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    Can there be religions without belief? Religion in Latin America

    Guardiola-Rivera, Oscar (2020) Can there be religions without belief? Religion in Latin America. In: Devy, G.N. (ed.) Environment and Belief Systems. Key Concepts. Key Concepts in Indigenous Studies. London, UK and New Delhi, India: Routledge. ISBN 9780367410186. (In Press)

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    Abstract

    This chapter deals with the problem of "dual organisations", posited by anthropologists and their interlocutors as crucial to the emergence of rule-based, legal and political institutions. In mainstream accounts of the history and philosophy of law and rights-based institutions, the question of these binaries originating in religious belief has been seen as holding the key to the totality of culture and politics. However, recent anthropological research has thrown these totalising accounts into doubt. By showing that "inconstancy" isn't a defect, lack or a pathology of belief that would render certain peoples less able to govern themselves, such investigations have thrown into question whether religious "belief" and its modern displacement into notions of trust, recognition, consent or "shared values" can indeed be treated as the most basic building block of cultural and legal-political institutions. This essay explores the implications of these investigations in the context of the Americas, and interprets the radicalization of dualisms in the creolising milieu of the Americas negotiations between indigenous peoples and Christendom. In the process, the essay also invokes Aristotle’s tri-partite geo-psychology, a crucial and half-forgotten element in the colonial origins of modern philosophy, global standardization and the body politics of the law also known as “philosophical geography” without which modern capitalism wouldn’t have emerged. It is the wager of this piece that the question of dual organizations and religious belief, radicalised in the indigenous thought of the Americas, merits renewed attention. If set in the framework of philosophical geography’s now half-forgotten significance in the colonial imposition of concepts of the human upon indigenous peoples and their conceptual universe, the dual structure of religious belief appears as part of a geopolitical design relevant until today.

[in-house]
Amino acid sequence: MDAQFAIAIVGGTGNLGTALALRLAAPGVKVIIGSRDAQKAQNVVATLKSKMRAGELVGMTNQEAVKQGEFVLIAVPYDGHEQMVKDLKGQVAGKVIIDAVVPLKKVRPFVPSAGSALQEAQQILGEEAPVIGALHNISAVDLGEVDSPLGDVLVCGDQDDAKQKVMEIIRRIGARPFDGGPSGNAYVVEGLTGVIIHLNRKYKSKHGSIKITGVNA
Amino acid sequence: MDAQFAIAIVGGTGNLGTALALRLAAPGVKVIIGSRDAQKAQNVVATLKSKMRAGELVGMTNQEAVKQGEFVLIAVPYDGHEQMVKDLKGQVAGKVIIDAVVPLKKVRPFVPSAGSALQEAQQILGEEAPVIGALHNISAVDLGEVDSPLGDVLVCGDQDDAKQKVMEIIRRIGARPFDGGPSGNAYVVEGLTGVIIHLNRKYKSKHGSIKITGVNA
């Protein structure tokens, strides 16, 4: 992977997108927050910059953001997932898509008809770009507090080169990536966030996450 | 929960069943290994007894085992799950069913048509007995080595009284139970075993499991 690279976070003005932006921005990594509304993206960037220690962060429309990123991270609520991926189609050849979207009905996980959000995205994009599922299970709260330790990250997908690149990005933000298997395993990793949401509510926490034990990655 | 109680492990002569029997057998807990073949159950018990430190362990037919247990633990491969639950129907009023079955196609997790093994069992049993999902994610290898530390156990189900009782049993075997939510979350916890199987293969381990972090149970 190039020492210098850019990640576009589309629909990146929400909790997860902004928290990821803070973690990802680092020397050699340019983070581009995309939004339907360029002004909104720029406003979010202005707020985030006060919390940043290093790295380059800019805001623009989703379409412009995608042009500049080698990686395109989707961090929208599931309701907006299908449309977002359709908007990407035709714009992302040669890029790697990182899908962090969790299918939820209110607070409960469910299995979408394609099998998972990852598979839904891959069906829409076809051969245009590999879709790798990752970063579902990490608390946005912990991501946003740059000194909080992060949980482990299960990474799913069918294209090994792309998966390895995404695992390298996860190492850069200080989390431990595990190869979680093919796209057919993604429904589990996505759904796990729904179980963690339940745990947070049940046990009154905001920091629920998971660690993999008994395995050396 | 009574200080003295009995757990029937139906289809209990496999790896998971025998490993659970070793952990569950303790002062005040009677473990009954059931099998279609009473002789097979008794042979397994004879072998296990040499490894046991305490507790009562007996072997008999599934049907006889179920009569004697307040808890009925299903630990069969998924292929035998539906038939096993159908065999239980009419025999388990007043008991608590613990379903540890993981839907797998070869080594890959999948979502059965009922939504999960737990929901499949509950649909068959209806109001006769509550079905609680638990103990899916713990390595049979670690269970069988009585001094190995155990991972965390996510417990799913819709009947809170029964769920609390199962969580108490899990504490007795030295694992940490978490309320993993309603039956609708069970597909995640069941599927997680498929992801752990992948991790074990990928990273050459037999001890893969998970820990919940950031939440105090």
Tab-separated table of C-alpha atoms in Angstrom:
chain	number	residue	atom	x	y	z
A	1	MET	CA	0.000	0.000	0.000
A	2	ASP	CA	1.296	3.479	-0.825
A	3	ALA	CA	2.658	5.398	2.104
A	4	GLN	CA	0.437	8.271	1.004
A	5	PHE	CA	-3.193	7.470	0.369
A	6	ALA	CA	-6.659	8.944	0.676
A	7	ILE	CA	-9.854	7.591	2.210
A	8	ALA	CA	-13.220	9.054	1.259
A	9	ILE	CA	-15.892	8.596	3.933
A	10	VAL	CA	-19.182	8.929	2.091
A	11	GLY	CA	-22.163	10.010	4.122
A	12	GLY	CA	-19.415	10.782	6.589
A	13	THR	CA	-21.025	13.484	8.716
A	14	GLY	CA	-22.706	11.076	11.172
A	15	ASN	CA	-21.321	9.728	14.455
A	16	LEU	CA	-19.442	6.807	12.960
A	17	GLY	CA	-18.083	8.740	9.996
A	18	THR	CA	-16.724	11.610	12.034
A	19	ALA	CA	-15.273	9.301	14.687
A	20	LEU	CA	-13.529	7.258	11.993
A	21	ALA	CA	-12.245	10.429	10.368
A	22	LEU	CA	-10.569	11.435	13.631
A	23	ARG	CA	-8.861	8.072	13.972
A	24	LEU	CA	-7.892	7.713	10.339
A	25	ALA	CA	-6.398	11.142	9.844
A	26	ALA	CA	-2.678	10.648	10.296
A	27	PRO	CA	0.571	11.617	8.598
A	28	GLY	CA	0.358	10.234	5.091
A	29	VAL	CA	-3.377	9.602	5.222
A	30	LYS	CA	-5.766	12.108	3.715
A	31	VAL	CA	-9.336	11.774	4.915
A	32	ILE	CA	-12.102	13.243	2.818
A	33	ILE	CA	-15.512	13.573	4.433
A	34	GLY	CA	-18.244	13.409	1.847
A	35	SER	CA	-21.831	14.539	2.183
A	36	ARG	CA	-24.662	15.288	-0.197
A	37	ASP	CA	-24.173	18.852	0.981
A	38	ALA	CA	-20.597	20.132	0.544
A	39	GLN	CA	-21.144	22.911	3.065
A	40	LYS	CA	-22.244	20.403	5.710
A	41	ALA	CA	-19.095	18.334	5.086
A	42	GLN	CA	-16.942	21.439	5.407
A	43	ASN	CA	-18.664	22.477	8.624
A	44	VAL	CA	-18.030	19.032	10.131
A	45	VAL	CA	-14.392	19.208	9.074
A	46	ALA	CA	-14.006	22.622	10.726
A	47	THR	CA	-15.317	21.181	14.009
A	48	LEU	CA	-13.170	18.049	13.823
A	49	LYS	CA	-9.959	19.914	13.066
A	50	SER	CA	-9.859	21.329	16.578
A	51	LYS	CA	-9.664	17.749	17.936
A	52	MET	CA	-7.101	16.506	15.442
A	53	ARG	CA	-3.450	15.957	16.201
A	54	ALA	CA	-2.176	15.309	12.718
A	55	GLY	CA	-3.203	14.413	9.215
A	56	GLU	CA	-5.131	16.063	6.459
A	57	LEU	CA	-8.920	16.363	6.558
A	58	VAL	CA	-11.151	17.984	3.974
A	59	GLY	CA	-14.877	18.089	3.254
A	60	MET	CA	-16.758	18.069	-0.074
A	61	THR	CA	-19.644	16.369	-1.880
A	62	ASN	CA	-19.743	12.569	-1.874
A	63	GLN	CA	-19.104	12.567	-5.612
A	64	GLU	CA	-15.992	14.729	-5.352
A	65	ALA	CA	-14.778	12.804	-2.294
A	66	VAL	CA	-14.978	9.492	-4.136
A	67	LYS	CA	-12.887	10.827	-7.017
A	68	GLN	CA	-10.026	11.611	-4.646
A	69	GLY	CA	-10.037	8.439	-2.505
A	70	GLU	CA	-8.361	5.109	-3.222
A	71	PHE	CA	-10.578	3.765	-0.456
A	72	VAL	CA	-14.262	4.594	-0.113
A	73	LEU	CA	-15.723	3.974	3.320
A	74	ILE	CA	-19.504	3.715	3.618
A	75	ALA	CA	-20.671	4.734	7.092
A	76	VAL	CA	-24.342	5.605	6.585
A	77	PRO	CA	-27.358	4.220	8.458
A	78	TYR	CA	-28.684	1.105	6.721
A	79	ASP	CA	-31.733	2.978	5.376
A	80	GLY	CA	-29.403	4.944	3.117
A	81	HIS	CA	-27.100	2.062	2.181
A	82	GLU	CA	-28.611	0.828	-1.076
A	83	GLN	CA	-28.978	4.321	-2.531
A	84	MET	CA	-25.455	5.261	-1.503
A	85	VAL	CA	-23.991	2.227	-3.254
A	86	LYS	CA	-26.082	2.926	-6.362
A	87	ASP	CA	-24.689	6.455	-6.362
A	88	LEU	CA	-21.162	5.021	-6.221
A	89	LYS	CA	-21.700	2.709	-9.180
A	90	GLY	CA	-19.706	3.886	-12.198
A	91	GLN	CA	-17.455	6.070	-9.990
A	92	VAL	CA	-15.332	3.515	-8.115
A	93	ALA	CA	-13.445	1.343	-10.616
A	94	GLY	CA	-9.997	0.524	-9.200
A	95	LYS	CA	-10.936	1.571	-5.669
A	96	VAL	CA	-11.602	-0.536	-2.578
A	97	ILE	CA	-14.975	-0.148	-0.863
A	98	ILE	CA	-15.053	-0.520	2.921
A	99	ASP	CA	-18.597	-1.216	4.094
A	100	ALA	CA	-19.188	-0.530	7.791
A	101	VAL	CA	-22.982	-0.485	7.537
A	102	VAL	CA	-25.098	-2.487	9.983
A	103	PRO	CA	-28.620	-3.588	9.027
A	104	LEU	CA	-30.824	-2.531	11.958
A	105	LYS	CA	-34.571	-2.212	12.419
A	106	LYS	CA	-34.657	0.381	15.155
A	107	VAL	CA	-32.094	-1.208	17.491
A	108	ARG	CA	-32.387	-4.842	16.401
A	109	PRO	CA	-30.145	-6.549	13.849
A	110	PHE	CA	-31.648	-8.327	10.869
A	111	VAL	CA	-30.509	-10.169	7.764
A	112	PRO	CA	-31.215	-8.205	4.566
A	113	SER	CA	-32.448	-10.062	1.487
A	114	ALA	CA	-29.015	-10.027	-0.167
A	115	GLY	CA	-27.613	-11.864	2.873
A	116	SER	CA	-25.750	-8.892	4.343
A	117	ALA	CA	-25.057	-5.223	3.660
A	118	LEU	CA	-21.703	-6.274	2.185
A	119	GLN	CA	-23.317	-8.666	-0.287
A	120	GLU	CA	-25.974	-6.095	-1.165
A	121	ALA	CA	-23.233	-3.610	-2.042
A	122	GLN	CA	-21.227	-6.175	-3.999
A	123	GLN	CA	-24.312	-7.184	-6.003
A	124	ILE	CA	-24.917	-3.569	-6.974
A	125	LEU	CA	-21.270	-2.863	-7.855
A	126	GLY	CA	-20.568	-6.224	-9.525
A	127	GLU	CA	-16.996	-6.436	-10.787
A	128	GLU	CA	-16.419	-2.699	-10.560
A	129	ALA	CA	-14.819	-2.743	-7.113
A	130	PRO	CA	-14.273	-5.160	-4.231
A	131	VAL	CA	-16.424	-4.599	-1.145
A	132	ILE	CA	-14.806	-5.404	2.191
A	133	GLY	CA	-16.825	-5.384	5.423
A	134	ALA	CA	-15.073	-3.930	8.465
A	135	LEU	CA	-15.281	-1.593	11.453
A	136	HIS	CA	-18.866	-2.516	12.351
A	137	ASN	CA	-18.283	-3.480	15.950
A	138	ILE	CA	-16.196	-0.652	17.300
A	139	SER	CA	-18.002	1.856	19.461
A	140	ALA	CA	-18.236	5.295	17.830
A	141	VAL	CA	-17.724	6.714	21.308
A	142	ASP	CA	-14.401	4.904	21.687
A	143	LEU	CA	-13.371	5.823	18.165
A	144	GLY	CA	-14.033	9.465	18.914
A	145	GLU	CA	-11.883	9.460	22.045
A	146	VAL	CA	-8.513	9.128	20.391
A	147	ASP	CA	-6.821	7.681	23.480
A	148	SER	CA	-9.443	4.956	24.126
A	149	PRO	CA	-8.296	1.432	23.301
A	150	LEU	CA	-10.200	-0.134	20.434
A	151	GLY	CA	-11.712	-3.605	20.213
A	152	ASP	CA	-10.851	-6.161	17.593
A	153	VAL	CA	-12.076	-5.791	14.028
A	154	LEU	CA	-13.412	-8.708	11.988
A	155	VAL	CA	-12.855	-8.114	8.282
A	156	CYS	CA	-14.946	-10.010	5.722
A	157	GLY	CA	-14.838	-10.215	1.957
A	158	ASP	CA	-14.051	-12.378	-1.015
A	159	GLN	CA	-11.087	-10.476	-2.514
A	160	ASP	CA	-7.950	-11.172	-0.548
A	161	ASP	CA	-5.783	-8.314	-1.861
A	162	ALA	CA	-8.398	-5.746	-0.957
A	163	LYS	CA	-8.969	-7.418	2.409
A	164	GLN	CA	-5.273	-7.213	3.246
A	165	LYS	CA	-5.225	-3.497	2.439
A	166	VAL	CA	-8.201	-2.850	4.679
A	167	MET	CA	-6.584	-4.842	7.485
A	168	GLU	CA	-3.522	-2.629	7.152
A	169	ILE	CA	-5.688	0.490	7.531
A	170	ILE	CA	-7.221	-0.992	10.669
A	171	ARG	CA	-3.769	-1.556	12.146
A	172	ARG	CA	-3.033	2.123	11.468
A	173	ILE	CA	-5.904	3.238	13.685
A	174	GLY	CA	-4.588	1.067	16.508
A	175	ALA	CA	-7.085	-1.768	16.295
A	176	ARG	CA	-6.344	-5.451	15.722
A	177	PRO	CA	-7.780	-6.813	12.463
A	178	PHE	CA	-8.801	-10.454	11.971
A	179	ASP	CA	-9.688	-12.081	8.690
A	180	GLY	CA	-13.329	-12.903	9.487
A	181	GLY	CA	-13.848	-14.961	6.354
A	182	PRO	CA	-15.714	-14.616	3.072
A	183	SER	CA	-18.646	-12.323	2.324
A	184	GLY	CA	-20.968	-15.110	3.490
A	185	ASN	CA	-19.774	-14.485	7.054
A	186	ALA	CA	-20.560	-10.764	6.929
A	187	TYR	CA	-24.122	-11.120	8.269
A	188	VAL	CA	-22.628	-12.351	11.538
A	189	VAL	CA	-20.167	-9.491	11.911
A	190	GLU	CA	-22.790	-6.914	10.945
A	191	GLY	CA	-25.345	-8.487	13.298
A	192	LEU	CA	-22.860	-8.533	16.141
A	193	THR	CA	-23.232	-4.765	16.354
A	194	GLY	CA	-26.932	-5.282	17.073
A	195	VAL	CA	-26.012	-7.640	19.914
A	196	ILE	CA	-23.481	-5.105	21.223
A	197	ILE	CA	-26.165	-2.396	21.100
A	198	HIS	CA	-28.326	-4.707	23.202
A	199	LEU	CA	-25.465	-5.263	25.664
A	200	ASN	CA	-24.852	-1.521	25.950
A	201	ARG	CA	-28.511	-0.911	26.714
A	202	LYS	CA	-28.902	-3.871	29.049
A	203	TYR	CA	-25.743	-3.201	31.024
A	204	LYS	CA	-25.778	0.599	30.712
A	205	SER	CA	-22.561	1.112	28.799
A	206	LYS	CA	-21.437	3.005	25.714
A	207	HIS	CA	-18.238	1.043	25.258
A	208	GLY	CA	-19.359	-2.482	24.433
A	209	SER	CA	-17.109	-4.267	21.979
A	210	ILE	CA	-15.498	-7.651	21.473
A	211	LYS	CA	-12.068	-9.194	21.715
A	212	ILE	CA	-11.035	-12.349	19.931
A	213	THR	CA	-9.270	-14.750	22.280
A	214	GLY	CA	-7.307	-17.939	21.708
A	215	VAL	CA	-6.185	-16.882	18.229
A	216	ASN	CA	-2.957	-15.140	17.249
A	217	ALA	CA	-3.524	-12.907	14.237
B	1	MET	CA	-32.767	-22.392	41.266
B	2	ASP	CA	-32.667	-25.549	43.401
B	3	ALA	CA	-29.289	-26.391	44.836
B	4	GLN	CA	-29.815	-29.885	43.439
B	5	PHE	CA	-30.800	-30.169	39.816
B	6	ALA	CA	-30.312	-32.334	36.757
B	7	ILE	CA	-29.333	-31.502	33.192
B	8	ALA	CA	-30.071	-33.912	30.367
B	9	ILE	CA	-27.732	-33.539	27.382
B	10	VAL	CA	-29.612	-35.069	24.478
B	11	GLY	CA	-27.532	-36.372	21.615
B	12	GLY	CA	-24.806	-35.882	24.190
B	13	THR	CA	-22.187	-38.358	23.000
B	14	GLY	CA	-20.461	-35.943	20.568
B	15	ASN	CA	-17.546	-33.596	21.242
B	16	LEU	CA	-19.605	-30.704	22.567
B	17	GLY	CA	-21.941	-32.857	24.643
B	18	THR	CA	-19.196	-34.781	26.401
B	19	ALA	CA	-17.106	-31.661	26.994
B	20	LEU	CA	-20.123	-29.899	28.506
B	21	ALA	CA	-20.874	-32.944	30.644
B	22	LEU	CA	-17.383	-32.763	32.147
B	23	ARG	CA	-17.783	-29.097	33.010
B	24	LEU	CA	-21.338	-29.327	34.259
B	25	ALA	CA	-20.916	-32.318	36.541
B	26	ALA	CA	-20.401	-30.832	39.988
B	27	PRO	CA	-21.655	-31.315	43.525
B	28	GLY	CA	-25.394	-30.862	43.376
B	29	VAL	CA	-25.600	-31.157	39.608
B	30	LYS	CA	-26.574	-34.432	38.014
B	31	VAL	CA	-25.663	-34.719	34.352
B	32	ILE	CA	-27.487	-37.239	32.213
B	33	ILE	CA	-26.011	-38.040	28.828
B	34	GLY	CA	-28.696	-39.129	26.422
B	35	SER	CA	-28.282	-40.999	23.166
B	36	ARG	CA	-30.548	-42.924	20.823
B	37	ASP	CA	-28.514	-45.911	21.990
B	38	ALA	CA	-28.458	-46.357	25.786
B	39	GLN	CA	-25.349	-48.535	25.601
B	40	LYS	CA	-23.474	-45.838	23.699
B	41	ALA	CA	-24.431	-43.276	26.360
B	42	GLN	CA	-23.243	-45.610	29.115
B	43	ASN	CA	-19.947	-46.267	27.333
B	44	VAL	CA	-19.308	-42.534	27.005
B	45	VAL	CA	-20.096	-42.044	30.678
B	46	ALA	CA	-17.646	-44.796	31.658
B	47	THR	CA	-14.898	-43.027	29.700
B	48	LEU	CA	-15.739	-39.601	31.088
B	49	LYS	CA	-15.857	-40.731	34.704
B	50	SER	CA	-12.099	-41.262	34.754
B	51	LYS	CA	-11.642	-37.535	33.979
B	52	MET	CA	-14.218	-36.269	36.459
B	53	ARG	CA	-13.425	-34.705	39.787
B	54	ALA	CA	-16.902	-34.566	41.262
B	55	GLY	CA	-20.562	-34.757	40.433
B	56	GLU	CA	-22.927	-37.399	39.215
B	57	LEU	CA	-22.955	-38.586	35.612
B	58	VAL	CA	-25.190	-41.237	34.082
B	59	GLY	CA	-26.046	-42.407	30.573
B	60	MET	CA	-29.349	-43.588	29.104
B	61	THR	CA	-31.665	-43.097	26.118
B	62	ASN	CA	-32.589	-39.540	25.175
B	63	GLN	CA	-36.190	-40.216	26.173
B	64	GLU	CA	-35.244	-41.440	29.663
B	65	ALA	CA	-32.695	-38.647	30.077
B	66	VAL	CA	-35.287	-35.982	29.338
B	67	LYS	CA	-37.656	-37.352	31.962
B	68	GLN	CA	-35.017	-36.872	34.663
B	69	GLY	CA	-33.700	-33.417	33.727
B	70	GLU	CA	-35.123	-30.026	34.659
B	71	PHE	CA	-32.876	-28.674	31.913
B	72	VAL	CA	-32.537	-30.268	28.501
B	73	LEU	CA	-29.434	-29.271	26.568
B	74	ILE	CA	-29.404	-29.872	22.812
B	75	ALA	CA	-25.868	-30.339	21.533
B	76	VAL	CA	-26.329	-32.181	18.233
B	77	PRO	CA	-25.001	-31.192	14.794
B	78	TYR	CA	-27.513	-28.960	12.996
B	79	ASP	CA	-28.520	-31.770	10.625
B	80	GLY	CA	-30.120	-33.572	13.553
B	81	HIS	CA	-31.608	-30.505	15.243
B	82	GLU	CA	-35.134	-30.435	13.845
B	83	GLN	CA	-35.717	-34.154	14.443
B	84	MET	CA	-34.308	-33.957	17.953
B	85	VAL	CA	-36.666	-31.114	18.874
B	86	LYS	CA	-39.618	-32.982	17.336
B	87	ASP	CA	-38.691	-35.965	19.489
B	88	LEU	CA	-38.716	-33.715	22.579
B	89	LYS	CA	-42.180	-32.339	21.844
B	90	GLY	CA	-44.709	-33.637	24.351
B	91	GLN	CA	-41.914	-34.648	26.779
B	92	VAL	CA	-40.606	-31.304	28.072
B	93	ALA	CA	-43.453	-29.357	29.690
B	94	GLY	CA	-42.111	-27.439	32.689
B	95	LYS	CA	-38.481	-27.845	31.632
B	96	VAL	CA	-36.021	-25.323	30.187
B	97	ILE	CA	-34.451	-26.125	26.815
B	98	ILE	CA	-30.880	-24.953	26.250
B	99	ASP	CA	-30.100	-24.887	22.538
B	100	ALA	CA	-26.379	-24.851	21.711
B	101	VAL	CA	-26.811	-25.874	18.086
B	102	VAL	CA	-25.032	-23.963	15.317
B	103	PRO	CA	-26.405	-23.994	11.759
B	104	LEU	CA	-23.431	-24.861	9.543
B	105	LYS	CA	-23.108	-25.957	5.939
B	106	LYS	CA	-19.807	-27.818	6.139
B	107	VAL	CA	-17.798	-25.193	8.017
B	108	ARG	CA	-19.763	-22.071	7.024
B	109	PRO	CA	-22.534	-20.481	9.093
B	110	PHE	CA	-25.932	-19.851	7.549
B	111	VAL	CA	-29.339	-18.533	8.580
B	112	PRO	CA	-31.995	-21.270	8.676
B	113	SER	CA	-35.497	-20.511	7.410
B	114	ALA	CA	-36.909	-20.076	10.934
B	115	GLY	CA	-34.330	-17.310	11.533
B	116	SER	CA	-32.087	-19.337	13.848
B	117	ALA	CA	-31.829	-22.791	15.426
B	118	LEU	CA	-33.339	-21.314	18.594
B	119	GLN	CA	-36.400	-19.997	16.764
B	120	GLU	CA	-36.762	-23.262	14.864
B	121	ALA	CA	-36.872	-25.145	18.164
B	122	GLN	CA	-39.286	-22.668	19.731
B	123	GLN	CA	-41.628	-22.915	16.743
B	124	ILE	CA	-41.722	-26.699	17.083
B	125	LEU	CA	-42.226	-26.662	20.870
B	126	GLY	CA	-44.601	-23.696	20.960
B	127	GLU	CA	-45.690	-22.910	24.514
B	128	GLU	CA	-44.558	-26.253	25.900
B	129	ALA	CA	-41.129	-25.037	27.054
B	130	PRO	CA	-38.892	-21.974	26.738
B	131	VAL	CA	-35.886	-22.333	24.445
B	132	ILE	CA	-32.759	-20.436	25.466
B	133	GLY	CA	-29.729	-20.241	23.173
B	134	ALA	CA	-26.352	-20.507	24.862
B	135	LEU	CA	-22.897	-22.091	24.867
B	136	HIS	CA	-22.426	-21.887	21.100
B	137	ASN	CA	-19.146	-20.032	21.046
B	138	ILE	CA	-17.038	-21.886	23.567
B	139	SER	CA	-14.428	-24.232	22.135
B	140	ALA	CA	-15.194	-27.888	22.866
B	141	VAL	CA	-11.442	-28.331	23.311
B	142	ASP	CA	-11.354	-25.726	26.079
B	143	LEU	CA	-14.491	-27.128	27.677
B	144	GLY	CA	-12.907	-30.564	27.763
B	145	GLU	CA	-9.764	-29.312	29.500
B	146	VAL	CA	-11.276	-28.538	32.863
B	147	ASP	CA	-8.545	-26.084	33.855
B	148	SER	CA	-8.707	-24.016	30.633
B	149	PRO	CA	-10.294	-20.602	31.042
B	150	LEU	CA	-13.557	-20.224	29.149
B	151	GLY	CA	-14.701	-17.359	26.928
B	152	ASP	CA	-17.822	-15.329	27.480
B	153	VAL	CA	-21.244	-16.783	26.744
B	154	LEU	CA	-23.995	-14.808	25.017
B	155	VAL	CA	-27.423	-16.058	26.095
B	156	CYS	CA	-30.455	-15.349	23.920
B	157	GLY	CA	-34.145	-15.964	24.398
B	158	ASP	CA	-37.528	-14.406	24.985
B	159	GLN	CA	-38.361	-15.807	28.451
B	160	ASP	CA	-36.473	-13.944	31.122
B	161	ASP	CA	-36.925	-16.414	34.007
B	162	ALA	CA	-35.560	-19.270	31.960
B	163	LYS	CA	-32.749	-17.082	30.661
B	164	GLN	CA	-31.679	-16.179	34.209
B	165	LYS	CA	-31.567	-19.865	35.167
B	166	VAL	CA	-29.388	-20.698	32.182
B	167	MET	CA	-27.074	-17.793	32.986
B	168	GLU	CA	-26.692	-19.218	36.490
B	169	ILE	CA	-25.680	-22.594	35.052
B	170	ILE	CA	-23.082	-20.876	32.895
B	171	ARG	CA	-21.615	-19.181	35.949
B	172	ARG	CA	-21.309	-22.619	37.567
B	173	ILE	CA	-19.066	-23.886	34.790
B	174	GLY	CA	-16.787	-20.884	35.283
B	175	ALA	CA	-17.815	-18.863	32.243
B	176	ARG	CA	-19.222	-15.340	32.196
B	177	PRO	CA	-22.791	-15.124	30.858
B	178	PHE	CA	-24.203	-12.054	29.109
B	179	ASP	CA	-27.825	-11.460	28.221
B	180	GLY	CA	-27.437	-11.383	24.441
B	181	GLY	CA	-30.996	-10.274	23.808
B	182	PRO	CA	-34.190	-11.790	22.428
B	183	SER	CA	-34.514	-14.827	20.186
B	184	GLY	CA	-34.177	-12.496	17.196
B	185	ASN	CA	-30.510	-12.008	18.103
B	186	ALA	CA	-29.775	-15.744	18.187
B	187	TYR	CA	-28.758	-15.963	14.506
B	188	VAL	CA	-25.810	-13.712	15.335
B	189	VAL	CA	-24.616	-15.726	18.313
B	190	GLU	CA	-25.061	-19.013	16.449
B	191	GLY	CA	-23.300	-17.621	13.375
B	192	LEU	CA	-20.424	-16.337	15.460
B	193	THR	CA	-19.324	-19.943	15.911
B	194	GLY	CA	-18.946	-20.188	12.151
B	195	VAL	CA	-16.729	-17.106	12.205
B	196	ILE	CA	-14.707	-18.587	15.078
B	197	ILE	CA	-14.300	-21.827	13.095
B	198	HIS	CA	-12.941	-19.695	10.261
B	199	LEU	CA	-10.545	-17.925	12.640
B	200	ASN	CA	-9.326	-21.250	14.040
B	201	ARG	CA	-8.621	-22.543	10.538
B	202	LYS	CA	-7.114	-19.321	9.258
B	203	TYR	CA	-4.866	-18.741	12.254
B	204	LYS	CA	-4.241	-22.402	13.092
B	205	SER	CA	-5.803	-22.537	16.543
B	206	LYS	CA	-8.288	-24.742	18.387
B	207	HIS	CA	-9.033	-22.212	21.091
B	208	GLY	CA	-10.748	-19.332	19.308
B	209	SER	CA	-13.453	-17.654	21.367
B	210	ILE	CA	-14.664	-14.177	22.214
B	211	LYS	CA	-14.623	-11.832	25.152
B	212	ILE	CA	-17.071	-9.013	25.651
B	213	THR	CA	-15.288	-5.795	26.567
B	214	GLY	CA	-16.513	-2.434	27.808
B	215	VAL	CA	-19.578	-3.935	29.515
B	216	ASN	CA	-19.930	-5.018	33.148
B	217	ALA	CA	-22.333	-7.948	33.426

Metadata

    Item Type: Book Section
    Additional Information: This is an Accepted Manuscript of a book chapter published by Routledge.
    School: School of Law
    Research Centres and Institutes: Humanities, Birkbeck Institute for the (BIH)
    Depositing User: Oscar Guardiola-Rivera
    Date Deposited: 27 Jul 2020 09:59
    Last Modified: 15 Jun 2021 19:04
    URI: https://eprints.bbk.ac.uk/id/eprint/30566

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